Timing, Coordination, and Regulation of Telomerase
Although it has been nearly 25 years since the seminal discovery of telomerase by recent Nobel laureates Carol Greider (Johns Hopkins University, Baltimore, MD) and Elizabeth Blackburn (University of California, San Francisco, CA), the molecular details governing telomerase action continue to emerge. A number of the meeting's presentations sought to address some of the key outstanding questions. Virginia Zakian (Princeton University, Princeton, NJ) reported on her group's continued efforts to decipher the series of interactions governing the recruitment of telomerase to telomeres in the Saccharomyces cerevisiae model system. Building on her prior studies that indicated Xrs2 targets Tel1 [the yeast ataxia telangiectasia mutated (ATM) orthologue] to short telomeres, which in turn promotes the preferential association of telomerase to these ends (10), she presented data indicating that Xrs2's association with short telomeres is facilitated by the reduced occupancy of Rif2. Thus, Rif2 may prove to be the first signal in the pathway identifying short telomeres in the budding yeast model system.
Carolyn Price (University of Cincinnati, Cincinnati, OH) presented her group's ongoing work in the model system that first yielded telomerase, Tetrahymena thermophila. She showed that Tetrahymena cells express a developmentally regulated Pot1 paralogue, Pot1b, which seems to function in the pathway of chromosome breakage and de novo telomere synthesis during macronucleus formation. Interesting in its own regard, this work reminds us that even humans may harbor novel telomere-associated factors or splice variants of known factors that are developmentally regulated and missed in laboratory cell culture systems.
Joachim Lingner (Ecole Polytechnique Fédérale de Lausanne,Lausanne, Switzerland) reported on studies seeking to define the proteins that receive telomerase at mammalian telomeres. Using cells overexpressing telomerase, his group found less TERT and TERC at telomeres in cells deficient for TPP1 or TIN2 but no change in cells deficient for POT1 (11). Because both TPP1 and TIN2 are thought to negatively regulate telomerase, these localization studies might ultimately lead to unexpected insights into telomerase's association and activity at telomeres.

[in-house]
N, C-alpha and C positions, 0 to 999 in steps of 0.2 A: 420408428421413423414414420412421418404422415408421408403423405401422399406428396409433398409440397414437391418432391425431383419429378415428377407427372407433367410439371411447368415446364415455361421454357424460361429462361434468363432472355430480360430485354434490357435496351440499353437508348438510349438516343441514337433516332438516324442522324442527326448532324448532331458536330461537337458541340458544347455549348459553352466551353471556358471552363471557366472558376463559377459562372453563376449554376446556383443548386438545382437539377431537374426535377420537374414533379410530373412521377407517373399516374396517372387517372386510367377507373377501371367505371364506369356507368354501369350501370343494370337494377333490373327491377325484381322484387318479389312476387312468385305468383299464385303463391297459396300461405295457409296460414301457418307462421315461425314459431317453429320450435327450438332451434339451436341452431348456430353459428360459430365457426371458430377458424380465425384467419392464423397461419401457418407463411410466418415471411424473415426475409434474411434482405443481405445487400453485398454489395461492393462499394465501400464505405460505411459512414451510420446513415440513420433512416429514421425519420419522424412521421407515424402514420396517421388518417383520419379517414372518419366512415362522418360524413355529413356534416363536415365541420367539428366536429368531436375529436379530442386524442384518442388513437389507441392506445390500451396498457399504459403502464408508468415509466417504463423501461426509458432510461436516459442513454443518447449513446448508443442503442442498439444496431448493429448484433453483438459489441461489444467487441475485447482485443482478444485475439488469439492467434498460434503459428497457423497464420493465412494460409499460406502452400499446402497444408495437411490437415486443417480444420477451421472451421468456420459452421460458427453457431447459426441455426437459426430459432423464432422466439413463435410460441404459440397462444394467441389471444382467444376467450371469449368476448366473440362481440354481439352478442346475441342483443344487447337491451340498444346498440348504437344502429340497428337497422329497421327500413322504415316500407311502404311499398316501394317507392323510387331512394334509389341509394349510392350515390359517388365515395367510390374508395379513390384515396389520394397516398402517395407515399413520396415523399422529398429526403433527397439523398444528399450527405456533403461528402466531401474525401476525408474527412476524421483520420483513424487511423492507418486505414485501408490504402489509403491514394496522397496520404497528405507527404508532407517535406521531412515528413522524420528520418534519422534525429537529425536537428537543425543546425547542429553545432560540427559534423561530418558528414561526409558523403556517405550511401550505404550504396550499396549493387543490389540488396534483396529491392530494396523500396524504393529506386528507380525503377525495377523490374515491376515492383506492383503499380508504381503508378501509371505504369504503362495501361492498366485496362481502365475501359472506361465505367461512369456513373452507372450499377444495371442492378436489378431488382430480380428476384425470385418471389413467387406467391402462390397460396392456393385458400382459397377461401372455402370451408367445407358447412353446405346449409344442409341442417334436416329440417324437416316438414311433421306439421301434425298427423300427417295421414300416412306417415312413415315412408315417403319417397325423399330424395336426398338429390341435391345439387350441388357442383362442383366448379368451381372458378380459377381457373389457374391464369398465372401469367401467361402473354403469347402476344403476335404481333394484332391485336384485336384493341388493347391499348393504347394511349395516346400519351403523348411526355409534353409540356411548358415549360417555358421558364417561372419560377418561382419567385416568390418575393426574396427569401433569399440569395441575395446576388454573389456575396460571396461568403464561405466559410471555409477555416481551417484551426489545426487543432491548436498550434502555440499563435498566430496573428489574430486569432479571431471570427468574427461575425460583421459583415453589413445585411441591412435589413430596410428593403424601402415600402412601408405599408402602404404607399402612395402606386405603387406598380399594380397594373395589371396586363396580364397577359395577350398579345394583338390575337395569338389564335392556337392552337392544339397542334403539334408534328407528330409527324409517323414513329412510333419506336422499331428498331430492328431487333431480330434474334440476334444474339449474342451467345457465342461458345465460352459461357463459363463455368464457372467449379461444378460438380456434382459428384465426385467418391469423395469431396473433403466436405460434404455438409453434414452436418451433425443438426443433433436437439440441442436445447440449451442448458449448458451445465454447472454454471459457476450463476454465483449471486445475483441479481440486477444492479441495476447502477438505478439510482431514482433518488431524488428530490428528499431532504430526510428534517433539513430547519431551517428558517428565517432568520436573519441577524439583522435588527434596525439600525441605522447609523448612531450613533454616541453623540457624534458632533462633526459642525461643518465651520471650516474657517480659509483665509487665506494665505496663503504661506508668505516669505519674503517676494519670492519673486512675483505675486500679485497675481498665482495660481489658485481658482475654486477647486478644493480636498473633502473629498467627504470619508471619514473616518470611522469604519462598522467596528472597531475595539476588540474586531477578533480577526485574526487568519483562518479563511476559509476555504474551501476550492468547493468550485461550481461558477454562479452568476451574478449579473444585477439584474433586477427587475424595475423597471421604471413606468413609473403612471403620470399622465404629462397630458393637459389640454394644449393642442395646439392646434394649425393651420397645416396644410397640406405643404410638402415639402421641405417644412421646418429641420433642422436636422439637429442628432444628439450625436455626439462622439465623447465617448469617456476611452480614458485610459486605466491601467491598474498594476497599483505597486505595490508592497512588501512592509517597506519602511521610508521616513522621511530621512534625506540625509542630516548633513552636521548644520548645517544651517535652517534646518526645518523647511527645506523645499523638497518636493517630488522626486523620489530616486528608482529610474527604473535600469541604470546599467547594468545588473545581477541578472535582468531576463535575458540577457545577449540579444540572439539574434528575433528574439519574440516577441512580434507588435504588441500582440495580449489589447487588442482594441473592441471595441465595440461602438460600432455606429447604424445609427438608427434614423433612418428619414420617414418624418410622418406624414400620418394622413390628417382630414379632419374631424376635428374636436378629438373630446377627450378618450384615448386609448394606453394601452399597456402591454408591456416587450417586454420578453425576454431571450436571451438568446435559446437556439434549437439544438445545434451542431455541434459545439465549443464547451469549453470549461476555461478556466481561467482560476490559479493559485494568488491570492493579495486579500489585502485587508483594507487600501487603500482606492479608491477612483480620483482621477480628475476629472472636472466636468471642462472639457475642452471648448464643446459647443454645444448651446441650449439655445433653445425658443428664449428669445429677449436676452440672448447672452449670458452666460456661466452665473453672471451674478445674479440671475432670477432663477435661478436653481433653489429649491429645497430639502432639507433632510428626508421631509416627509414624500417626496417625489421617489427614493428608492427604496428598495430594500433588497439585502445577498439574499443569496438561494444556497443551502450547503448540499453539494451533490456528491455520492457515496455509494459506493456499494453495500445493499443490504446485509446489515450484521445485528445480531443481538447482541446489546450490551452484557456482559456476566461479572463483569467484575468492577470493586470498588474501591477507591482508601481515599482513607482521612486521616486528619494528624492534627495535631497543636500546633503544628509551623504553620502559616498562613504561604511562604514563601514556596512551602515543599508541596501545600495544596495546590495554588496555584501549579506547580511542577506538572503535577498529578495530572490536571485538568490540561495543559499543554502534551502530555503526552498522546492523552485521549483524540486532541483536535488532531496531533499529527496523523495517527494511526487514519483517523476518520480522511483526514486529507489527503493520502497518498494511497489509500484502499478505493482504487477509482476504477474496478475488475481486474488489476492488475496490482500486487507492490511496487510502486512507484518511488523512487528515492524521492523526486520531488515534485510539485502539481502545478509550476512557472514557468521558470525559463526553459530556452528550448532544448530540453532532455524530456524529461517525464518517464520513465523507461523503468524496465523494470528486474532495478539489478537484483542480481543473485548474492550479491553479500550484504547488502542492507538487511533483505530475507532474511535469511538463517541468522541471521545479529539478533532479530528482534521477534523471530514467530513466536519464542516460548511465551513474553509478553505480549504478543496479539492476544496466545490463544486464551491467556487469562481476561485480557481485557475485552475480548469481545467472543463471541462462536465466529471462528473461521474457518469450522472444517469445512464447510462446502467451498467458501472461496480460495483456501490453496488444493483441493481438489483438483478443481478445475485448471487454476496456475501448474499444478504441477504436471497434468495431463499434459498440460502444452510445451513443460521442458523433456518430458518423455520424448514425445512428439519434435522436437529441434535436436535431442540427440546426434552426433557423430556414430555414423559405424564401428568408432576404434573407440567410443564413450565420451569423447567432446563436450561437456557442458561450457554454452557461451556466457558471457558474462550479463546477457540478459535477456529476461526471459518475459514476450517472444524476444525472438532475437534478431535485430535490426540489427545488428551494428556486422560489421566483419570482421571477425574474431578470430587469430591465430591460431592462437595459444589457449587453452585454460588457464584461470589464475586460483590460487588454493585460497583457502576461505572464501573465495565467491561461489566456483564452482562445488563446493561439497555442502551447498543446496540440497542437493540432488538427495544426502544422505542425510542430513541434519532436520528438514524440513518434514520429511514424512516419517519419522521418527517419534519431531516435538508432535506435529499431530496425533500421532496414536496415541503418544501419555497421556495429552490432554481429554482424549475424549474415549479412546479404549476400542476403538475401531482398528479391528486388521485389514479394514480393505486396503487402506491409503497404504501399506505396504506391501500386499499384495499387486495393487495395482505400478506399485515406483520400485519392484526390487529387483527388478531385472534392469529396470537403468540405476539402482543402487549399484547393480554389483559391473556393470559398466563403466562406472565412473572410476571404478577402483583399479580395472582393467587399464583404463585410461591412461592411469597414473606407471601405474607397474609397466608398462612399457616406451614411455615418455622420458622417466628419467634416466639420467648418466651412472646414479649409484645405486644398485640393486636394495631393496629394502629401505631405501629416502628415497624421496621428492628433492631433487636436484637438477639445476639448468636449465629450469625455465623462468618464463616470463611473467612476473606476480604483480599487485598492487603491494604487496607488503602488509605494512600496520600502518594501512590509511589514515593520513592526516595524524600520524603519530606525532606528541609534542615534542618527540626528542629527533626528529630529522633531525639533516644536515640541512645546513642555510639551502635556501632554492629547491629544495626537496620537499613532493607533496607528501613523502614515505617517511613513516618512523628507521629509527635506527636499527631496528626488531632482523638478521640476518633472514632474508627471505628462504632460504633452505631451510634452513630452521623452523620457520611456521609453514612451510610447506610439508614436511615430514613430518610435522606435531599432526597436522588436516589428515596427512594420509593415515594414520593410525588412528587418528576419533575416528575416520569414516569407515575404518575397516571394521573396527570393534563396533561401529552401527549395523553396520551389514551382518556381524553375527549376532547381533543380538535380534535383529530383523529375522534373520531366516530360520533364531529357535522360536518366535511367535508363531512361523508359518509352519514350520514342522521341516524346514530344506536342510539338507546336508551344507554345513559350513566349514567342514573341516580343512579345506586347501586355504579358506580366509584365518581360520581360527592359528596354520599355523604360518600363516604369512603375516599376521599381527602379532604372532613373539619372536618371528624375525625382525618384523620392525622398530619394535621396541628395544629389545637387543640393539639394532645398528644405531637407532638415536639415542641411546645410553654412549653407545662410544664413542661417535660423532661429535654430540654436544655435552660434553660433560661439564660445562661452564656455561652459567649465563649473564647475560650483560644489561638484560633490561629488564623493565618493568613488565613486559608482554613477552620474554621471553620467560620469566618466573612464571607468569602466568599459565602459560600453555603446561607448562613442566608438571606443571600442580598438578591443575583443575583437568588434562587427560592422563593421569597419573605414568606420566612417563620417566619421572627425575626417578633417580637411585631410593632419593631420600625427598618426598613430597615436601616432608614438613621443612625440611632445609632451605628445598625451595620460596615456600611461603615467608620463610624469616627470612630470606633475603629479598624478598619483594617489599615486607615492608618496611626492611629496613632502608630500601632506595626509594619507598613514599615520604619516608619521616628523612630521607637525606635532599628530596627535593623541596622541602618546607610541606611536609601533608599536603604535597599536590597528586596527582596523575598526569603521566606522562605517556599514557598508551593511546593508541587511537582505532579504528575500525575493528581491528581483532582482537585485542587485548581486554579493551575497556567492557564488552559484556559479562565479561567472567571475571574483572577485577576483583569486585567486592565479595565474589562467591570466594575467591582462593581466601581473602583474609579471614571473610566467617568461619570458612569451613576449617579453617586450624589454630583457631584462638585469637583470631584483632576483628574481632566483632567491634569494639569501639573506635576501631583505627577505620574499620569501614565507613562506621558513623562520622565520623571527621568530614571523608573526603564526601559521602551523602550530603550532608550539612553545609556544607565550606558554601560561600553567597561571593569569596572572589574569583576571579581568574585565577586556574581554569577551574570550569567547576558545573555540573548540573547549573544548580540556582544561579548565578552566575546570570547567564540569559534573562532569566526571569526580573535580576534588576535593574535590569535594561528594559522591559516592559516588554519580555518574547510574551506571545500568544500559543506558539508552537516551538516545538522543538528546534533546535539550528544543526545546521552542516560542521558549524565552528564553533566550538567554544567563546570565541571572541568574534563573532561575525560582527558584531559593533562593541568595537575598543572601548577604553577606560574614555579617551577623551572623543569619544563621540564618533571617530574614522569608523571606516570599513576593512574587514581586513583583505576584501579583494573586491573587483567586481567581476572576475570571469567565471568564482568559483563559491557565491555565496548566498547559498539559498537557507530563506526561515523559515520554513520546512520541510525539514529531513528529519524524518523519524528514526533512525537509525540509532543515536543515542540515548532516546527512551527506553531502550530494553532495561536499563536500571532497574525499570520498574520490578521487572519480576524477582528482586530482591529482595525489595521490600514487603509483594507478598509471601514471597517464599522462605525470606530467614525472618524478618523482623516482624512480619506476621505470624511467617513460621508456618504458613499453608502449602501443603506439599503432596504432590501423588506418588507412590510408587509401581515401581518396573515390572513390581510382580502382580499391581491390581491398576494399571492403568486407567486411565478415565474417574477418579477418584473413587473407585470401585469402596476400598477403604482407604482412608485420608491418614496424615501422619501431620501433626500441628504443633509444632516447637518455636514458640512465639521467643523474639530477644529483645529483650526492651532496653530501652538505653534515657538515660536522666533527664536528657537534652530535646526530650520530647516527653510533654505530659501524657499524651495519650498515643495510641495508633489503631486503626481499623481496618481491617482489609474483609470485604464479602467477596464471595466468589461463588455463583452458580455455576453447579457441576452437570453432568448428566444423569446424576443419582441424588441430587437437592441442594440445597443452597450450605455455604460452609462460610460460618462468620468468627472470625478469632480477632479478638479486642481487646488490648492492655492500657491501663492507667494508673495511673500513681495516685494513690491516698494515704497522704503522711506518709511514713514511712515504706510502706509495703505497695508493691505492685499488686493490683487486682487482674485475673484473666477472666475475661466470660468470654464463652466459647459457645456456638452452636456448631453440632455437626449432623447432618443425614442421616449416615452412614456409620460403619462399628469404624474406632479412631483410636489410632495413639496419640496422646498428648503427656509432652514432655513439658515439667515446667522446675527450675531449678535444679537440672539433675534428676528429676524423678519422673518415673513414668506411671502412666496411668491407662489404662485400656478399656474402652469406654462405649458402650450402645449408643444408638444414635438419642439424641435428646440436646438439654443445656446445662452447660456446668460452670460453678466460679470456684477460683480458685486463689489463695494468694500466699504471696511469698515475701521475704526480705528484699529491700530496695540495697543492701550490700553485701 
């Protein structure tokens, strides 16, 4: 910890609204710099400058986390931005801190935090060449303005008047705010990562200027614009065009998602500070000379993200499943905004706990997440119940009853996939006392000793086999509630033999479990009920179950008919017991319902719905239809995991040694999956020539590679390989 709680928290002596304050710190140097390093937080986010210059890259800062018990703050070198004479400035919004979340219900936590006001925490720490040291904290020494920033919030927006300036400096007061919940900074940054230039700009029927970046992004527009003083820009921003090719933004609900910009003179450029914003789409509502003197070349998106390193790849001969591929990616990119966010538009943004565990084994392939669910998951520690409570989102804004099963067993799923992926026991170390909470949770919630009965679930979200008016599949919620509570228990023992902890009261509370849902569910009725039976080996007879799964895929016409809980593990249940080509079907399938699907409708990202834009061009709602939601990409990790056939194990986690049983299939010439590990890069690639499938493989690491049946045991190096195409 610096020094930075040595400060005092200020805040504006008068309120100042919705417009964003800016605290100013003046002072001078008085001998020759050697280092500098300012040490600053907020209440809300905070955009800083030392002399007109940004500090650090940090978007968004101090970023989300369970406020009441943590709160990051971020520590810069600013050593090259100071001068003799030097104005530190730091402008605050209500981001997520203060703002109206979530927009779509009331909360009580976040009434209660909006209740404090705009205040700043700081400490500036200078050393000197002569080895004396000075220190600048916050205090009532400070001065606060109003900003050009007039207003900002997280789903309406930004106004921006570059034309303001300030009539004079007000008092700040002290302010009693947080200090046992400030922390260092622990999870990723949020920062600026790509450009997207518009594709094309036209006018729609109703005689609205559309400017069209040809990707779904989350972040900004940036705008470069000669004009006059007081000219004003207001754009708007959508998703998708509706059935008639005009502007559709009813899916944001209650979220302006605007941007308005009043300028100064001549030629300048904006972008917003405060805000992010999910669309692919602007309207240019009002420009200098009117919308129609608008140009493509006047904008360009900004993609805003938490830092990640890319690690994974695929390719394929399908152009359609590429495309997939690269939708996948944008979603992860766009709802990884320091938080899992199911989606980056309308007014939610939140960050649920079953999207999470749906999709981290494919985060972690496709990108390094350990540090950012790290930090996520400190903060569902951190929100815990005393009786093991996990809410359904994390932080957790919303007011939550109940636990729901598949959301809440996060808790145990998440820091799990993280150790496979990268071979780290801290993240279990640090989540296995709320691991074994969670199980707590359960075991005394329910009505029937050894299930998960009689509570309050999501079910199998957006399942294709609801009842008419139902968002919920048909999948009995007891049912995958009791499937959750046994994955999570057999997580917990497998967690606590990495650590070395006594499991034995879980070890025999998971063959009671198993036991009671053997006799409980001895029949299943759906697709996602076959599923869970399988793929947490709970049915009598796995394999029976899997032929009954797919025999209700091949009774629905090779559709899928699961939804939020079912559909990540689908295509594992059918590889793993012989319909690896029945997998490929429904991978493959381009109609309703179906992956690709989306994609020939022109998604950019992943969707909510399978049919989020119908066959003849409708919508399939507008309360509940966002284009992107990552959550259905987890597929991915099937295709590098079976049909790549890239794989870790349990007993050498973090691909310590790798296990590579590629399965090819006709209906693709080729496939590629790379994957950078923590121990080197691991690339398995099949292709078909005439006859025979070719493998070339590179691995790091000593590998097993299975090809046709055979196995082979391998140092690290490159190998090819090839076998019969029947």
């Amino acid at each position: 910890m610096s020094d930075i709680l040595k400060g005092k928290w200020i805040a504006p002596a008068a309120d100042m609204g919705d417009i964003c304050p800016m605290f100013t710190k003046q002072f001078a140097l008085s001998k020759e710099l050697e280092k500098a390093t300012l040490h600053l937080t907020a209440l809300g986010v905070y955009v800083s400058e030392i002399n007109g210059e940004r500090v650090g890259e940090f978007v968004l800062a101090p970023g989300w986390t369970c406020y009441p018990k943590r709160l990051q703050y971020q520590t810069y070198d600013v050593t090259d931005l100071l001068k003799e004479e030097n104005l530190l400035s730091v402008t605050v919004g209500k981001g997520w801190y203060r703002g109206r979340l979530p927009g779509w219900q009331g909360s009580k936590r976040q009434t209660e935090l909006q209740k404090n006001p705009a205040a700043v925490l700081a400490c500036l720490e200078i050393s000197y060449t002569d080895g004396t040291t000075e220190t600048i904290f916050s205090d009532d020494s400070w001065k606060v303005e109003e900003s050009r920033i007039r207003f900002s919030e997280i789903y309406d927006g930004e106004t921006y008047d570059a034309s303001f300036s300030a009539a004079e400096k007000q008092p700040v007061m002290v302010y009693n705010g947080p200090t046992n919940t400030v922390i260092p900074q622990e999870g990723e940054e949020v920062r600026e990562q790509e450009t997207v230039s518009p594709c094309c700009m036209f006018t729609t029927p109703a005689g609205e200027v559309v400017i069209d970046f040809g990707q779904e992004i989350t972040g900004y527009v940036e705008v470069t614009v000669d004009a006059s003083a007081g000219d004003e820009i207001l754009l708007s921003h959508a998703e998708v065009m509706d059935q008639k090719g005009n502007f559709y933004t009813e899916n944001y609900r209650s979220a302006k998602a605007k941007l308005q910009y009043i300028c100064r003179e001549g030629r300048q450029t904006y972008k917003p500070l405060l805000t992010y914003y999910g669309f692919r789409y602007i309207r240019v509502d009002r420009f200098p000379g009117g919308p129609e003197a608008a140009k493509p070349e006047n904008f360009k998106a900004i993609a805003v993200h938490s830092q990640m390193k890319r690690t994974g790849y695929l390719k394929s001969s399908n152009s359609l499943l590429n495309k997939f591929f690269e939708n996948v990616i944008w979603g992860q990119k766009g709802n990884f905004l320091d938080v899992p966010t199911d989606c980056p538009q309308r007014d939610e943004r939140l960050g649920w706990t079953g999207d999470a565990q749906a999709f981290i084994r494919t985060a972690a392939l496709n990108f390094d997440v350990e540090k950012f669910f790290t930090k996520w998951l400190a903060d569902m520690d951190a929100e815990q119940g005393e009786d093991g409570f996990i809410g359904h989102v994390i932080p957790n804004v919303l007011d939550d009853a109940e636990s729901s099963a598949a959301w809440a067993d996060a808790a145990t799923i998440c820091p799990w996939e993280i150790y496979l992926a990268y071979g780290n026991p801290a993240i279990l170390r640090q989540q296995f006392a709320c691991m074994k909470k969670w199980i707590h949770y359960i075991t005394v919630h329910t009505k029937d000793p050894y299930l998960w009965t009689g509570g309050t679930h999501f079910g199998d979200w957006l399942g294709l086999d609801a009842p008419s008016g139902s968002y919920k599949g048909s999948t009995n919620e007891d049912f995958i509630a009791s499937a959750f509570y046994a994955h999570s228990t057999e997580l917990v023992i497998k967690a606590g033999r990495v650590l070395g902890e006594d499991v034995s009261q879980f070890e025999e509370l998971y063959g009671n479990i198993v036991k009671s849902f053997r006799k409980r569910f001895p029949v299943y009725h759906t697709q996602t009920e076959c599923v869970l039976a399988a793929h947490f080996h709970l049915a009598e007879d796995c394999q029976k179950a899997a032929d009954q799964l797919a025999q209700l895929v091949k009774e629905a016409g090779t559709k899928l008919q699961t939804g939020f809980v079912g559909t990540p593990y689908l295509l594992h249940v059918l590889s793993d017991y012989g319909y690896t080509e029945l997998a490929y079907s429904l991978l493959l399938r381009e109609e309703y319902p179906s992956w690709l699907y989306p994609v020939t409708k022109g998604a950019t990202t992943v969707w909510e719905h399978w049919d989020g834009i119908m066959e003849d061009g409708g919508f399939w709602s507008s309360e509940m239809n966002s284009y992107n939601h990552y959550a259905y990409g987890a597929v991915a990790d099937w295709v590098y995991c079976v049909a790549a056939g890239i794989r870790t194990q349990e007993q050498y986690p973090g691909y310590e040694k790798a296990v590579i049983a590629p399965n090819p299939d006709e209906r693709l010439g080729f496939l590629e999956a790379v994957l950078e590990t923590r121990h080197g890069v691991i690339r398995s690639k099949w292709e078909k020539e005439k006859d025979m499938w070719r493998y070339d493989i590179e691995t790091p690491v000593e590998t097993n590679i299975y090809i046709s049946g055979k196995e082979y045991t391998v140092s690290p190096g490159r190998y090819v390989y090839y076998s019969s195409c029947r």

TPP1's role as a regulator of TERT at chromosome ends was also revealed by studies presented by Rosa Marion from Maria Blasco's group. The Blasco group has previously shown that telomere elongation during nuclear reprogramming of mouse embryonic fibroblasts into induced pluripotent stem cells is mediated by telomerase (12). These finding were expanded on at this meeting when Marion showed that TPP1-deficient mouse embryonic fibroblasts failed to elongate telomeres during nuclear reprogramming into induced pluripotent stem cells, demonstrating that TPP1 is essential for net telomere elongation by telomerase in vivo (13).
Woodring Wright's (UT Southwestern Medical Center, Dallas, TX) talk covered many fundamental questions regarding the action, timing, and coordination of telomerase in human cells. Previous studies in the budding yeast model showed that telomerase acts only on the shortest telomeres, after bulk DNA replication (i.e., in late S phase), and coordinately with the lagging strand synthesis machinery, which is required for telomere C-strand fill-in after telomerase-mediated elongation (14). The preferential elongation of the shortest telomeres has also been shown in mouse. Recent work in human cancer cells from his and Jerry Shay's group has revealed a different picture. Utilizing a series of clever assays that allowed for monitoring of G-strand elongation and C-strand fill-in, they found that, under conditions of telomere length homeostasis, telomerase acts on most, not just the shortest, telomeres in S phase and that C-strand fill-in is temporally dissociated from telomerase elongation, occurring much later in S phase (15). Wright presented their continuing studies, which indicate that telomerase acts processively when telomere length is at steady state or when telomerase is overexpressed, but distributively when elongating shortened telomeres. Thus, even in human cancer cells, the action of telomerase is influenced in some way by telomere length. Wright proposed that telomere length equilibrium conditions might underlie the indiscriminate action of telomerase at nearly all telomeres in these cancer cell lines. Indeed, a recent study demonstrating the preferential elongation of short telomeres in primary human fibroblast cells following the expression of telomerase supports this very proposal (16).